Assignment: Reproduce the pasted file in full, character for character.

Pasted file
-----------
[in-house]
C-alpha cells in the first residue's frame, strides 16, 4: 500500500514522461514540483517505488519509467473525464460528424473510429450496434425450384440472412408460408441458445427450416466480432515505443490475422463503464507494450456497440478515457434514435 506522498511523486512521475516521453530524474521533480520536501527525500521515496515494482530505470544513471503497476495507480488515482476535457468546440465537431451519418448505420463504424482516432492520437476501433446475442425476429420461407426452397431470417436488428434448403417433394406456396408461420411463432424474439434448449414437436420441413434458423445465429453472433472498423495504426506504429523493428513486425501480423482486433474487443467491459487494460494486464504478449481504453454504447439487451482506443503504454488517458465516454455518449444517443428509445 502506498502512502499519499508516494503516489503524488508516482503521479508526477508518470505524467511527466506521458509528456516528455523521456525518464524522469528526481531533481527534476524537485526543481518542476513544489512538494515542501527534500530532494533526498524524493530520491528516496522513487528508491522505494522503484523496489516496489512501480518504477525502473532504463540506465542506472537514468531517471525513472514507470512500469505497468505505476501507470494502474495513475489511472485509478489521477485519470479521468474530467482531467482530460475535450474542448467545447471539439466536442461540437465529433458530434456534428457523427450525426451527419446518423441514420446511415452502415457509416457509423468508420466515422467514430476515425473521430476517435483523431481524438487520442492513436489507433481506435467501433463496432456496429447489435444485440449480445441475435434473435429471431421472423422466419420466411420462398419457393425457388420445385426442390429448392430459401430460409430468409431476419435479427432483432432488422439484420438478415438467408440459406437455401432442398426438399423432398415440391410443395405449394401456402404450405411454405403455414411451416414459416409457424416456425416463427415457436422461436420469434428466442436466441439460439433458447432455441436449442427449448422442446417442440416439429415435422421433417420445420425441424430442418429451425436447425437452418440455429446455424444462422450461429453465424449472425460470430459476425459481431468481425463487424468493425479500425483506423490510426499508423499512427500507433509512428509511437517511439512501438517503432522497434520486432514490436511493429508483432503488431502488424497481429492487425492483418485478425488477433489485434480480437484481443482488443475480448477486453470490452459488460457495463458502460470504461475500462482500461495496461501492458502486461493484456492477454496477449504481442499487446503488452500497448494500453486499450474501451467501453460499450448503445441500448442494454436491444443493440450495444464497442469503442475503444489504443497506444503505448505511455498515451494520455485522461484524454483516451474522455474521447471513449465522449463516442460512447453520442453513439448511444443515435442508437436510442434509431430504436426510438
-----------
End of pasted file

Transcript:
[in-house]
C-alpha cells in the first residue's frame, strides 16, 4: 500500500514522461514540483517505488519509467473525464460528424473510429450496434425450384440472412408460408441458445427450416466480432515505443490475422463503464507494450456497440478515457434514435 506522498511523486512521475516521453530524474521533480520536501527525500521515496515494482530505470544513471503497476495507480488515482476535457468546440465537431451519418448505420463504424482516432492520437476501433446475442425476429420461407426452397431470417436488428434448403417433394406456396408461420411463432424474439434448449414437436420441413434458423445465429453472433472498423495504426506504429523493428513486425501480423482486433474487443467491459487494460494486464504478449481504453454504447439487451482506443503504454488517458465516454455518449444517443428509445 502506498502512502499519499508516494503516489503524488508516482503521479508526477508518470505524467511527466506521458509528456516528455523521456525518464524522469528526481531533481527534476524537485526543481518542476513544489512538494515542501527534500530532494533526498524524493530520491528516496522513487528508491522505494522503484523496489516496489512501480518504477525502473532504463540506465542506472537514468531517471525513472514507470512500469505497468505505476501507470494502474495513475489511472485509478489521477485519470479521468474530467482531467482530460475535450474542448467545447471539439466536442461540437465529433458530434456534428457523427450525426451527419446518423441514420446511415452502415457509416457509423468508420466515422467514430476515425473521430476517435483523431481524438487520442492513436489507433481506435467501433463496432456496429447489435444485440449480445441475435434473435429471431421472423422466419420466411420462398419457393425457388420445385426442390429448392430459401430460409430468409431476419435479427432483432432488422439484420438478415438467408440459406437455401432442398426438399423432398415440391410443395405449394401456402404450405411454405403455414411451416414459416409457424416456425416463427415457436422461436420469434428466442436466441439460439433458447432455441436449442427449448422442446417442440416439429415435422421433417420445420425441424430442418429451425436447425437452418440455429446455424444462422450461429453465424449472425460470430459476425459481431468481425463487424468493425479500425483506423490510426499508423499512427500507433509512428509511437517511439512501438517503432522497434520486432514490436511493429508483432503488431502488424497481429492487425492483418485478425488477433489485434480480437484481443482488443475480448477486453470490452459488460457495463458502460470504461475500462482500461495496461501492458502486461493484456492477454496477449504481442499487446503488452500497448494500453486499450474501451467501453460499450448503445441500448442494454436491444443493440450495444464497442469503442475503444489504443497506444503505448505511455498515451494520455485522461484524454483516451474522455474521447471513449465522449463516442460512447453520442453513439448511444443515435442508437436510442434509431430504436426510438